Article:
As Jennifer has pointed out, Sonya Sotomayor has been less than impressive in her testimony before the Senate Judiciary Committee. No Frankfurter, Brandeis, or Cardozo she.
For those of us of a certain age, it’s hard not to be reminded of G. Harrold Carswell. When Abe Fortas was forced to resign from the Supreme Court because of conflicts of interest in 1969, Richard Nixon nominated a distinguished member of the 4th Circuit Court of Appeals, Clement Haynsworth of South Carolina, who had been chief judge on that circuit since 1964. A major fight erupted in the Senate — a precursor of so many to come — over his nomination. He was accused of having “unacceptable” opinions on civil rights and labor issues, although both accusations were dubious at best. He was also accused of having conflicts of interest, owning minor amounts of stock in corporations with an interest in cases before him. In the end, Haynsworth, a good and worthy man with a first-rate legal mind, fell victim to politics, his nomination rejected by the Senate 55-45, the first rejection of a Supreme Court nominee in forty years. (Interestingly, 38 Democrats and 17 Republicans voted against him while 19 Democrats and 26 Republicans voted for him, a split almost unthinkable today.)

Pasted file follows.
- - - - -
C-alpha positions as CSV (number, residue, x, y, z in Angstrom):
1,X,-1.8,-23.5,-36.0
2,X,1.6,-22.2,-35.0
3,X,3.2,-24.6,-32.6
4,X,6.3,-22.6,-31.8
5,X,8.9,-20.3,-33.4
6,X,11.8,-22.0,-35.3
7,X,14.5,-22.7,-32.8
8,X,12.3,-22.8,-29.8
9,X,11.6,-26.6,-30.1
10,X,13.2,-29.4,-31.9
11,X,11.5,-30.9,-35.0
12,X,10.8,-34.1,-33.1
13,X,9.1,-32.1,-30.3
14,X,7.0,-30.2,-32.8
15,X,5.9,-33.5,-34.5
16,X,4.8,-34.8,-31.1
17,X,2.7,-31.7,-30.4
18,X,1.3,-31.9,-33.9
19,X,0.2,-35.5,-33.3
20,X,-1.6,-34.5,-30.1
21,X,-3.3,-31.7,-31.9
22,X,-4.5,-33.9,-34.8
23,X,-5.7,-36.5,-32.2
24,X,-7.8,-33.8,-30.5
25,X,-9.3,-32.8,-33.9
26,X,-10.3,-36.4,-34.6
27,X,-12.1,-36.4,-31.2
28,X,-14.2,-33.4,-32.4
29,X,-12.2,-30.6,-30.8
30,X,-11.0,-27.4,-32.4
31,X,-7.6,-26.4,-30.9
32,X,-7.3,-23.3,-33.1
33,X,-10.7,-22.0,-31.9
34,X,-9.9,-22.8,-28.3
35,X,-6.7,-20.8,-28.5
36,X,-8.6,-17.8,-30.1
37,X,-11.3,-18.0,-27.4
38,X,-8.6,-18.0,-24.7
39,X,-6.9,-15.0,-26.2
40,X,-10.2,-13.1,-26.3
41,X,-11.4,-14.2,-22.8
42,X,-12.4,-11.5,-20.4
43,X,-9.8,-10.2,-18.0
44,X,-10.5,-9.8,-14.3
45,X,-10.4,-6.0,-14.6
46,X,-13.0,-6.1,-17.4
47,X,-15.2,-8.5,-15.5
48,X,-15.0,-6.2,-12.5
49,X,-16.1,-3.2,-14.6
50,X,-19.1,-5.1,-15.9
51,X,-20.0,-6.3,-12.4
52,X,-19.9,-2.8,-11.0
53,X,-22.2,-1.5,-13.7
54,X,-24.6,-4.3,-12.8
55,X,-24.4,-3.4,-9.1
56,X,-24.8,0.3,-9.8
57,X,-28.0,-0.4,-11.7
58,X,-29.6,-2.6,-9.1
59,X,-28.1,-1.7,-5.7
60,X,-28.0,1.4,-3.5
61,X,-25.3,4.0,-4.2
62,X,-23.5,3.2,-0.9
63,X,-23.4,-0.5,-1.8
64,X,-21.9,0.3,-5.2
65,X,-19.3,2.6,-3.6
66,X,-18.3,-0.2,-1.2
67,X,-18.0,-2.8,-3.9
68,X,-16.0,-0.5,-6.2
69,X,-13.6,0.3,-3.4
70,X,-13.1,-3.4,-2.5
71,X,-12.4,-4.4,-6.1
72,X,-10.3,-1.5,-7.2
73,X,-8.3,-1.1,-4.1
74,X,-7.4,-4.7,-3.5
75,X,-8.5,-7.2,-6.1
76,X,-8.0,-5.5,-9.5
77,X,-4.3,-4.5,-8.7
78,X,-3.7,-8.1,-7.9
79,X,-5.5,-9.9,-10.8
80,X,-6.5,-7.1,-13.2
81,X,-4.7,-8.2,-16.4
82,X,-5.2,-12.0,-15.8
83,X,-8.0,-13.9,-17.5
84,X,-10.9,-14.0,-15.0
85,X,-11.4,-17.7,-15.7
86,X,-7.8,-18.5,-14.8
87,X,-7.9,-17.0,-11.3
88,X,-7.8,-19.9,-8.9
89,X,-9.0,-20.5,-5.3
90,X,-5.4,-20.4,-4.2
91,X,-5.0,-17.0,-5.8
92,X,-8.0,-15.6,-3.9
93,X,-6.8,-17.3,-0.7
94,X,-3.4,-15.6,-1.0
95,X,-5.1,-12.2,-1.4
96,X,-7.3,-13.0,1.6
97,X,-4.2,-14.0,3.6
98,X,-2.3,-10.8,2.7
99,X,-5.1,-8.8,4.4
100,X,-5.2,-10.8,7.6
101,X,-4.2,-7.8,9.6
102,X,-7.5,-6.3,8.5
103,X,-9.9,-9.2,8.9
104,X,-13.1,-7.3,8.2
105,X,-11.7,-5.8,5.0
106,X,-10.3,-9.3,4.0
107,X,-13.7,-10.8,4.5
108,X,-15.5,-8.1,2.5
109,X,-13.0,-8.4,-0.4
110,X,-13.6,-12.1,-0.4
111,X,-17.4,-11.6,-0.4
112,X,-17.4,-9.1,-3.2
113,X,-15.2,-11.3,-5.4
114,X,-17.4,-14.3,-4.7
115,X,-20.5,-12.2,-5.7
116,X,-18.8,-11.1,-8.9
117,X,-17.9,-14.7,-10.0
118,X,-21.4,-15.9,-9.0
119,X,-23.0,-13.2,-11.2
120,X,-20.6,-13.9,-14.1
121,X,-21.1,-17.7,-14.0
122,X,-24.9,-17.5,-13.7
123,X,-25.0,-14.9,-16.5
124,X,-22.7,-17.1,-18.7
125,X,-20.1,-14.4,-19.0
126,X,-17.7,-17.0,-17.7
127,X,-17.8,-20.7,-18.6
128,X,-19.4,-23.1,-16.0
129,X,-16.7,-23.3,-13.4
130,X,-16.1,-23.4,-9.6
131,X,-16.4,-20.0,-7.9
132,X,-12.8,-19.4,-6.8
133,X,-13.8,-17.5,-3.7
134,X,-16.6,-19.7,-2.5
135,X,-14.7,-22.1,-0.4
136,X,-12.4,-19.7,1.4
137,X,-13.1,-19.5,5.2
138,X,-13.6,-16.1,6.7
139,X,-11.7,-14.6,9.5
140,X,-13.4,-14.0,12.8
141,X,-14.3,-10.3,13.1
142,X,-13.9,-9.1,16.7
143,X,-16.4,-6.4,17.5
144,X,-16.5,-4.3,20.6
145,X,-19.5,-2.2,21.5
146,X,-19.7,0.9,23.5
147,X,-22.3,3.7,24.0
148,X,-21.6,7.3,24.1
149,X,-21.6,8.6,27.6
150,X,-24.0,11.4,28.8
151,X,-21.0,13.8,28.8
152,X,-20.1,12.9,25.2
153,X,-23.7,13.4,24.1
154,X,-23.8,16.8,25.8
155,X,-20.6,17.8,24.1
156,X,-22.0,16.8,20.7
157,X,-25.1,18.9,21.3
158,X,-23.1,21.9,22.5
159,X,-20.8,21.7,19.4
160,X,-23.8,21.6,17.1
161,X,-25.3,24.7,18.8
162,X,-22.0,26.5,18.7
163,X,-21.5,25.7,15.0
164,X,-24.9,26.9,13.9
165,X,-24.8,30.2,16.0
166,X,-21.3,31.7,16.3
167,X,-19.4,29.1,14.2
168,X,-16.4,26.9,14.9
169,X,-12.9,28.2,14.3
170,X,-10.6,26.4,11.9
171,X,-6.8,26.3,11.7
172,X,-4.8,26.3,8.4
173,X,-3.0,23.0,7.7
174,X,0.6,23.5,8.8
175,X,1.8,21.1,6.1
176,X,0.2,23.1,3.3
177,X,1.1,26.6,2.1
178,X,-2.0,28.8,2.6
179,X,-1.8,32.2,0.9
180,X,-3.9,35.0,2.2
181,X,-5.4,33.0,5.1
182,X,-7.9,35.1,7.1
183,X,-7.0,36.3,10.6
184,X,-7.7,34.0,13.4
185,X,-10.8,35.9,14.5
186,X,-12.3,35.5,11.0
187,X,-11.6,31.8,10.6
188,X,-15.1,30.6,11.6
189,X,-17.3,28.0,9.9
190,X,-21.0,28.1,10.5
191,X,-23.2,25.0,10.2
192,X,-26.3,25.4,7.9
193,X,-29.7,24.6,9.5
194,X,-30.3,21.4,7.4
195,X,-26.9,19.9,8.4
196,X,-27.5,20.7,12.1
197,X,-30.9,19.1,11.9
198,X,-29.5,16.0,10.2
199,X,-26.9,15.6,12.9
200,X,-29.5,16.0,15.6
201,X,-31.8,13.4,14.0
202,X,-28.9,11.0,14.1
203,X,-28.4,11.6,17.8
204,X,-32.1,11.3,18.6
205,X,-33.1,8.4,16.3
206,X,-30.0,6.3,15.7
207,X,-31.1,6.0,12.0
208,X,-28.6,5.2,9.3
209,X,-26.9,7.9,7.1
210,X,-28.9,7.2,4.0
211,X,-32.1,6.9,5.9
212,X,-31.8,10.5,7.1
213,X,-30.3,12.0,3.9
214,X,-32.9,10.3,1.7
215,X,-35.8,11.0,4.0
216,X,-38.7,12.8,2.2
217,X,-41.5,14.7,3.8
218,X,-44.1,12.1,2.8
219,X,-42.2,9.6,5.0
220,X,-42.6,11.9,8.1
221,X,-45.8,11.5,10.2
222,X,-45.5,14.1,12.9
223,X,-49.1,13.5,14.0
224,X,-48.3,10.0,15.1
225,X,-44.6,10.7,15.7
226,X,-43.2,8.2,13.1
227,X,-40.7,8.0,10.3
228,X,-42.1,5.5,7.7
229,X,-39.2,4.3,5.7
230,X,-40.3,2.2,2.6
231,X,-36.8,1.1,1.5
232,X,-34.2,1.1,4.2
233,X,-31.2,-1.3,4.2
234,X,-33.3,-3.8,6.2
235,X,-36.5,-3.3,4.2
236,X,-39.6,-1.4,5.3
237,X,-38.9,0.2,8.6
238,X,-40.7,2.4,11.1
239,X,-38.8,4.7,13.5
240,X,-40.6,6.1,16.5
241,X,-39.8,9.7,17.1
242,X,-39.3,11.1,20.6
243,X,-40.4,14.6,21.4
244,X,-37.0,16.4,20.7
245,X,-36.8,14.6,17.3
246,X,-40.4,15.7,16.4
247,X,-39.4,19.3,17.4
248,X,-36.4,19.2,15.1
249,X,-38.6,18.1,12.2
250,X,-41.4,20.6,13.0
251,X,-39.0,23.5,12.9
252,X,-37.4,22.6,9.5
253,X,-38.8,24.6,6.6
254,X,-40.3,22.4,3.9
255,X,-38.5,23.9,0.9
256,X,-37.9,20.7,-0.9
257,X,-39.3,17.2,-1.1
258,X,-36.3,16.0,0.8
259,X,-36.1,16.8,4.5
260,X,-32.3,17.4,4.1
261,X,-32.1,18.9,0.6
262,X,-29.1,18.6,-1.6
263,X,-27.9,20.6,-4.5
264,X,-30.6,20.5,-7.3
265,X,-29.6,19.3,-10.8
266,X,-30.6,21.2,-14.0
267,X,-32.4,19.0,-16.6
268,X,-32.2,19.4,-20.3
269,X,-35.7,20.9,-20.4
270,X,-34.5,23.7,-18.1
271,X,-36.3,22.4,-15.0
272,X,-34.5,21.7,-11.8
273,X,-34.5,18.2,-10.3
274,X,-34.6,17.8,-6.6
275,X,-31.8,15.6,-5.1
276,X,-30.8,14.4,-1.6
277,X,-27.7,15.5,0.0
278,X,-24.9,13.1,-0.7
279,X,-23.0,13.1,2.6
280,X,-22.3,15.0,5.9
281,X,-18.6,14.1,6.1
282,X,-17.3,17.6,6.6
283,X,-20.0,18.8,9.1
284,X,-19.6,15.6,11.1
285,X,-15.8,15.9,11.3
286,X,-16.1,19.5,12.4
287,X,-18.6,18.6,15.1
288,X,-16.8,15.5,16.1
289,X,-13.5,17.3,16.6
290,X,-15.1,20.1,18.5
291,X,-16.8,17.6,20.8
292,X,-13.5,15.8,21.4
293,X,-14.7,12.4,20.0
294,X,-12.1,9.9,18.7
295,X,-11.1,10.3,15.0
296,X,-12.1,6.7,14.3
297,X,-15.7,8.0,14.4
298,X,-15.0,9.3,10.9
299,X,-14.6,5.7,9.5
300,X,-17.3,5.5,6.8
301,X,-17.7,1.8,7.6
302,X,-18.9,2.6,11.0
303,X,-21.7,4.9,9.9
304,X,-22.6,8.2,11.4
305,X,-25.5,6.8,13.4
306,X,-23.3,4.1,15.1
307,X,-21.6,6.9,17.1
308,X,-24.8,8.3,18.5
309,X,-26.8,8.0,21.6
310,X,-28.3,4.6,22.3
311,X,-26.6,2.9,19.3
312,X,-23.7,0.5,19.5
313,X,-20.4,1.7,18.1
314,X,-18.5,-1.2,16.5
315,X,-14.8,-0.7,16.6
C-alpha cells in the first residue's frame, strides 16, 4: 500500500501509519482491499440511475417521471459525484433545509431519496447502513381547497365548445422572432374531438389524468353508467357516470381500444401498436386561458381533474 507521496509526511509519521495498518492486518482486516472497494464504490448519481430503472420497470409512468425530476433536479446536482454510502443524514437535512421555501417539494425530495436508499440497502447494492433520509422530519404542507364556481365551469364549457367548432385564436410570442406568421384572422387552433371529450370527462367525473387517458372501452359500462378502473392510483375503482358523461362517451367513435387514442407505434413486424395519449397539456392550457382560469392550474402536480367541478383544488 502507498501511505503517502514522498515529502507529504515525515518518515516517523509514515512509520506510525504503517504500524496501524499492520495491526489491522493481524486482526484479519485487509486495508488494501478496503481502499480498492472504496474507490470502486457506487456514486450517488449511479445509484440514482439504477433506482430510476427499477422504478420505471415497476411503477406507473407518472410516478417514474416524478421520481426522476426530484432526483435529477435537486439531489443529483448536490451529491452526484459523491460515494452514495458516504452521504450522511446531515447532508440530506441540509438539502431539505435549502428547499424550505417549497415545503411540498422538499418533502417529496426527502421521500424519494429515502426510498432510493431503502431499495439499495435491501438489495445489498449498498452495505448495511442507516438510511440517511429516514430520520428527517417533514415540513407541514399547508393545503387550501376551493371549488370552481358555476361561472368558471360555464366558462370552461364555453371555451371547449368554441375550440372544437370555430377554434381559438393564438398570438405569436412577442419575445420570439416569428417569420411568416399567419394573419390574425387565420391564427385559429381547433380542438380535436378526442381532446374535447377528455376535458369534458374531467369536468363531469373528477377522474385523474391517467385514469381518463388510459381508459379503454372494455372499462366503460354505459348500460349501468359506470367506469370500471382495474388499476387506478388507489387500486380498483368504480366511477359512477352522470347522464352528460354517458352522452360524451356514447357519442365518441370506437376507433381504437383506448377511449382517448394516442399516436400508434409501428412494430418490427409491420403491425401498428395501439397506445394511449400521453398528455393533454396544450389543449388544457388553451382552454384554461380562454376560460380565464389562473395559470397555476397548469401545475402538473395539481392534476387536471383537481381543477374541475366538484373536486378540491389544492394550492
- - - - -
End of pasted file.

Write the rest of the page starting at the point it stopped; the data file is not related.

Nixon, furious and determined to have a strict-constructionist Southerner on the court, then nominated Carswell, who was from Florida and had been a federal-district judge until he recent elevation to the 5th Circuit. Again, the opposition was fierce, especially from the burgeoning feminist movement (Betty Friedan testified at the Senate hearings). But the main objection to Carswell was that he had been so undistinguished as a judge, with a very high (58 percent) reversal rate.
Fatally, Roman Hruska, Republican Senator from Nebraska and not the sharpest knife in the Senate drawer himself, leapt to Carswell’s defense, saying, “Even if he were mediocre, there are a lot of mediocre judges and people and lawyers. They are entitled to a little representation, aren’t they, and a little chance? We can’t have all Frankfurters, Brandeises, and Cardozos.”
In the end, Carswell also went down to defeat, 51-45. Nixon, not daring to risk three defeats in a row, nominated Harry Blackmun who was confirmed 94-0 and went on to write the majority opinion in Roe v. Wade, the most controversial decision the court has handed down in forty years. Carswell, meanwhile, resigned from the 5th Circuit and tried to exploit his sudden fame by running for the Senate. He was clobbered in the 1970 Florida Republican primary. Six years later, he was convicted of battery after making advances to an undercover policeman in a men’s room and retired from public life.